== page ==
The State of Ohio enacted the Uniform Trade Secrets Act in 1994 to provide increased protection for the trade secrets of businesses in Ohio. It protects against the misappropriation of trade secrets and provides a variety of civil remedies that will be available to a business who can prove that their trade secrets were misappropriated. A court may enter an injunctive order prohibiting the actual or threatened misappropriation of a trade secret and the court may also award compensatory damages to the owner of a misappropriated trade secret. In addition, in extreme cases, punitive damages of up to three times the amount of compensatory damages may be awarded and reasonable attorneys' fees may also be awarded.

The new law gives a much broader meaning as to what information constitutes a trade secret. It can include a portion of any scientific or technical information, design, process, procedure, formula, pattern, compilation, technique or improvement. It may also include financial information, such as business information or marketing plans. It may also even include a listing of names, addresses, or telephone numbers, particularly if customers are involved.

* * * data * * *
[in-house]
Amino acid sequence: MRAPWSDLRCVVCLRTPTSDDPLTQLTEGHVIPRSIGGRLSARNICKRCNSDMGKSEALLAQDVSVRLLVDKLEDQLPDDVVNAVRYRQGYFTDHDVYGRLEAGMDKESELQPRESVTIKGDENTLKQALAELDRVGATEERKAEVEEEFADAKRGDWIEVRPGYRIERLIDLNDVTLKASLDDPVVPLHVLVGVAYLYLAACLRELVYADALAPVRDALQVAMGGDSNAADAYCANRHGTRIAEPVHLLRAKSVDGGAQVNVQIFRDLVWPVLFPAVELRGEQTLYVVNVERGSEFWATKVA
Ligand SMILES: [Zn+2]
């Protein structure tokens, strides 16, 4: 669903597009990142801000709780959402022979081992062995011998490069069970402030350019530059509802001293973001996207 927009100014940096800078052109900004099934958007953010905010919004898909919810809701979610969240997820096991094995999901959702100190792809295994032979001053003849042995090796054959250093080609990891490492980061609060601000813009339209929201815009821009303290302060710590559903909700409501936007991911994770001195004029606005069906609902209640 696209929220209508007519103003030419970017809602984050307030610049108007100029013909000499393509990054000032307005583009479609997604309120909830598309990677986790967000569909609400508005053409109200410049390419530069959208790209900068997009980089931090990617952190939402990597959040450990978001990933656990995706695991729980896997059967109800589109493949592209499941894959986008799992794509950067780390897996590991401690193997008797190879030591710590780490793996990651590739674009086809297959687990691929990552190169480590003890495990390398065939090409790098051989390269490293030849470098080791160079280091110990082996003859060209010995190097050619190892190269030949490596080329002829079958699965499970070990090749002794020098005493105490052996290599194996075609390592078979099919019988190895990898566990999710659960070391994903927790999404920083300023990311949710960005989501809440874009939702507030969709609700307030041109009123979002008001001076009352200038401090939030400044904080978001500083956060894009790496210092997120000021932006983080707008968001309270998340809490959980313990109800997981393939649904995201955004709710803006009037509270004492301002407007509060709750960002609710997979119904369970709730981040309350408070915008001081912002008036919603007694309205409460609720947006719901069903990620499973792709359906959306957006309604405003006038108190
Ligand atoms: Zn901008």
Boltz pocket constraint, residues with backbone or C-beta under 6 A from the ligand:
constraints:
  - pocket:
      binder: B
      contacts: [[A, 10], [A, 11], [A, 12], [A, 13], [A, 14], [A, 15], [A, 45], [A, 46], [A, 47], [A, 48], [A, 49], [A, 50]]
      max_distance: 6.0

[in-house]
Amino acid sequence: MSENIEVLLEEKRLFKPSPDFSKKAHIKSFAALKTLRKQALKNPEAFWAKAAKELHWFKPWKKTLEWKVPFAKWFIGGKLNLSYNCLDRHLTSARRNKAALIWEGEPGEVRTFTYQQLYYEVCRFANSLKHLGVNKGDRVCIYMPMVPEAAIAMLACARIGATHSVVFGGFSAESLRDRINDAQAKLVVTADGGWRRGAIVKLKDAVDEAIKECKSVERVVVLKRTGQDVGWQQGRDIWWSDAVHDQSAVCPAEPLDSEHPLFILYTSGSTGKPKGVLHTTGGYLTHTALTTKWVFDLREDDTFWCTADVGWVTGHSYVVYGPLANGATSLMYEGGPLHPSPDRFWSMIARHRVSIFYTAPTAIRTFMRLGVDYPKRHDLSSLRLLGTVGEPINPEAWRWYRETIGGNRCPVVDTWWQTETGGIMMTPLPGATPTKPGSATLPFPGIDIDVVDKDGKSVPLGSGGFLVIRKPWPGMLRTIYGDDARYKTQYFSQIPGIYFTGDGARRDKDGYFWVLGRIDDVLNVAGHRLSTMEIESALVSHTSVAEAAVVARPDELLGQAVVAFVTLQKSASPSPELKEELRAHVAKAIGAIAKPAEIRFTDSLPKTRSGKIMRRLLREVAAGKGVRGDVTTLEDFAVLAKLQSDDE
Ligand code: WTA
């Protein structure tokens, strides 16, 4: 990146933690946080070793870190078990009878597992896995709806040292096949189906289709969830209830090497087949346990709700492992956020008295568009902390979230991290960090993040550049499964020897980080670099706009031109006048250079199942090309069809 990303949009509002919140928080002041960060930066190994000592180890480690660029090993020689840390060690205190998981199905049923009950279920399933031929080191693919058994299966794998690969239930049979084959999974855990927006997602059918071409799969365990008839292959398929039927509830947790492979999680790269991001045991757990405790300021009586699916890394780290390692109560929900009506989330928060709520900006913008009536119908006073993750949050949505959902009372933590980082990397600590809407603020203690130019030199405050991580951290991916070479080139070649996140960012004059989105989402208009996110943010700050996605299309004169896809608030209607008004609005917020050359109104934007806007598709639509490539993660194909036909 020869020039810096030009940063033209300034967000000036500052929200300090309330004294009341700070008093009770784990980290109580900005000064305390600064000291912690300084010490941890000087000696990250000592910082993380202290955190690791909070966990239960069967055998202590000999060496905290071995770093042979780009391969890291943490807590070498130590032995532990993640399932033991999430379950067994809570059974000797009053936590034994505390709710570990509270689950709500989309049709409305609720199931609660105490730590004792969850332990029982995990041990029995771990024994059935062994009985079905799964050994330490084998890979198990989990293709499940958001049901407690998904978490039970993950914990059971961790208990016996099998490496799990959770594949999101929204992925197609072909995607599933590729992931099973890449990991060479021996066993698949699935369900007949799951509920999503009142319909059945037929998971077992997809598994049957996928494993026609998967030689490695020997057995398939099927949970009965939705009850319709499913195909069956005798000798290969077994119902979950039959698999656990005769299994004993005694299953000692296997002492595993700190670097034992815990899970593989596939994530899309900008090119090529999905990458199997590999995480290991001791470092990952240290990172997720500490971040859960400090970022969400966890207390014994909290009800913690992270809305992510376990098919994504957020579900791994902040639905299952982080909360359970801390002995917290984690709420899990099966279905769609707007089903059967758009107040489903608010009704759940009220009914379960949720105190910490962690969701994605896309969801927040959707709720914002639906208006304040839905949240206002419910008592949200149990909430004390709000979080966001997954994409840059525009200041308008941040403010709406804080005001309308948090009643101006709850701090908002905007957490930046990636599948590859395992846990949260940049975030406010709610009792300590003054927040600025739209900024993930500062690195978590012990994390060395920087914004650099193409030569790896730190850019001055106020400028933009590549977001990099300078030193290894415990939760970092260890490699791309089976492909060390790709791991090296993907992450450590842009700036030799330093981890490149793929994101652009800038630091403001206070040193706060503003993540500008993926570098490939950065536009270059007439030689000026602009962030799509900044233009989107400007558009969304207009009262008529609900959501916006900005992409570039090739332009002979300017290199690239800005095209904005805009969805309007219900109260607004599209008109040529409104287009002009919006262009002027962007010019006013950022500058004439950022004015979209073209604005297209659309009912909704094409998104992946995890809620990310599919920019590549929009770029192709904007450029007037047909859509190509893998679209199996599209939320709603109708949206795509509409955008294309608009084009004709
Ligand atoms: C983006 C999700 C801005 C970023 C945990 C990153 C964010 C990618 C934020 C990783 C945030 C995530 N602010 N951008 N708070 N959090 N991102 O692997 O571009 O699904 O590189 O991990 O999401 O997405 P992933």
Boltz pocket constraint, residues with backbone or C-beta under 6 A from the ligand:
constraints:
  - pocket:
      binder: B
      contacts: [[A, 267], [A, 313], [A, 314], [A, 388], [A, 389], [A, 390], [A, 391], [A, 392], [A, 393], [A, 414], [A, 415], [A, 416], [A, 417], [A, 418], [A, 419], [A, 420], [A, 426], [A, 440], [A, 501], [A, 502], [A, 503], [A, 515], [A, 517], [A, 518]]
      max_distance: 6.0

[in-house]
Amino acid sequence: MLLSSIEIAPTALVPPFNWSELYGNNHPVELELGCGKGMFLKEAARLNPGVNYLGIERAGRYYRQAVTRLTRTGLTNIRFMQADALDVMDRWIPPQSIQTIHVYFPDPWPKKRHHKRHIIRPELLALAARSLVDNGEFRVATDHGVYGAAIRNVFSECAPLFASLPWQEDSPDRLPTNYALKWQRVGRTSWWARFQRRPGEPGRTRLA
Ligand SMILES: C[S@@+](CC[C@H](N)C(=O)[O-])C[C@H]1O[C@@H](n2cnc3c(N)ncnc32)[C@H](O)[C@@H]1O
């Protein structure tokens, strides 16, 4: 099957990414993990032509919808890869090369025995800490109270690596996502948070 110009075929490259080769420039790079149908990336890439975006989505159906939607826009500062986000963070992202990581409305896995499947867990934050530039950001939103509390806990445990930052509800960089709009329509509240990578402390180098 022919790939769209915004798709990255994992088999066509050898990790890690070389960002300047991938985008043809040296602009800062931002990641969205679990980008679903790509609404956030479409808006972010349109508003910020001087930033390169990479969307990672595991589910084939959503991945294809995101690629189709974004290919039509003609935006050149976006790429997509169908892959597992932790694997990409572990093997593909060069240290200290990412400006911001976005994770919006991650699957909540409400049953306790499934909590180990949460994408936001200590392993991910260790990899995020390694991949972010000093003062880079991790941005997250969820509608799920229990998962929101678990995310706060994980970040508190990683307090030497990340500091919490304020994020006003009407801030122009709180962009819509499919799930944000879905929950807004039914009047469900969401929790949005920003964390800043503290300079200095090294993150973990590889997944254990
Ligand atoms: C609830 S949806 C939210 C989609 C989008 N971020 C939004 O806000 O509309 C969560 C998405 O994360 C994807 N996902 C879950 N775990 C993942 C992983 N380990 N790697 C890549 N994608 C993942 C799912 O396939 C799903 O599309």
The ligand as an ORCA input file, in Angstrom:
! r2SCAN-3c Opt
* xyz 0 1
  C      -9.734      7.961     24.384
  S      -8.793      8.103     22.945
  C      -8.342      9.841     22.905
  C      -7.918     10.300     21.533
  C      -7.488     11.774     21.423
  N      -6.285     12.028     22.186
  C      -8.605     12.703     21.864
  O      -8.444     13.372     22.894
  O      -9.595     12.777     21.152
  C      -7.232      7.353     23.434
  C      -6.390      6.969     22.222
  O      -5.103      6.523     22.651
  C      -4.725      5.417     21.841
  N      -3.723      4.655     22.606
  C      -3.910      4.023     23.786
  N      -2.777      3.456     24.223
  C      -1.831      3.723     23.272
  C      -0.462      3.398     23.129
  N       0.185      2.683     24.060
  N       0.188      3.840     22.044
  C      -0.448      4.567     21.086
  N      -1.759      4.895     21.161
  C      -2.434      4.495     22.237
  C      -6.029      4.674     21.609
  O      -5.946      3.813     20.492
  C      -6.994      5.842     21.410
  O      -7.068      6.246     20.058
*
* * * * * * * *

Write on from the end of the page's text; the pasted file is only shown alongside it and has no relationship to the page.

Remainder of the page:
Essentially, trade secrets are information that companies try to keep secret to give them an economic advantage over their competitors. An example of a famous trade secret would be the formula for Coca-Cola which has been a trade secret for over 100 years. The metallurgical process for manufacturing high quality cymbals has been a secret for 300 years or more.

While the patent on a patented product has a limited life -- now 20 years -- a trade secret can last so long as it remains a secret. Within the time period permitted, a business may need to decide whether a trade secret should remain a trade secret or become patented. There are advantages and disadvantages to each. The help of an intellectual property lawyer would be invaluable in making this decision.

The attorneys at McLaughlin and McNally are used to dealing with trade secrets and can counsel businesses on what they should do in order to preserve the secret information as a protected "trade secret."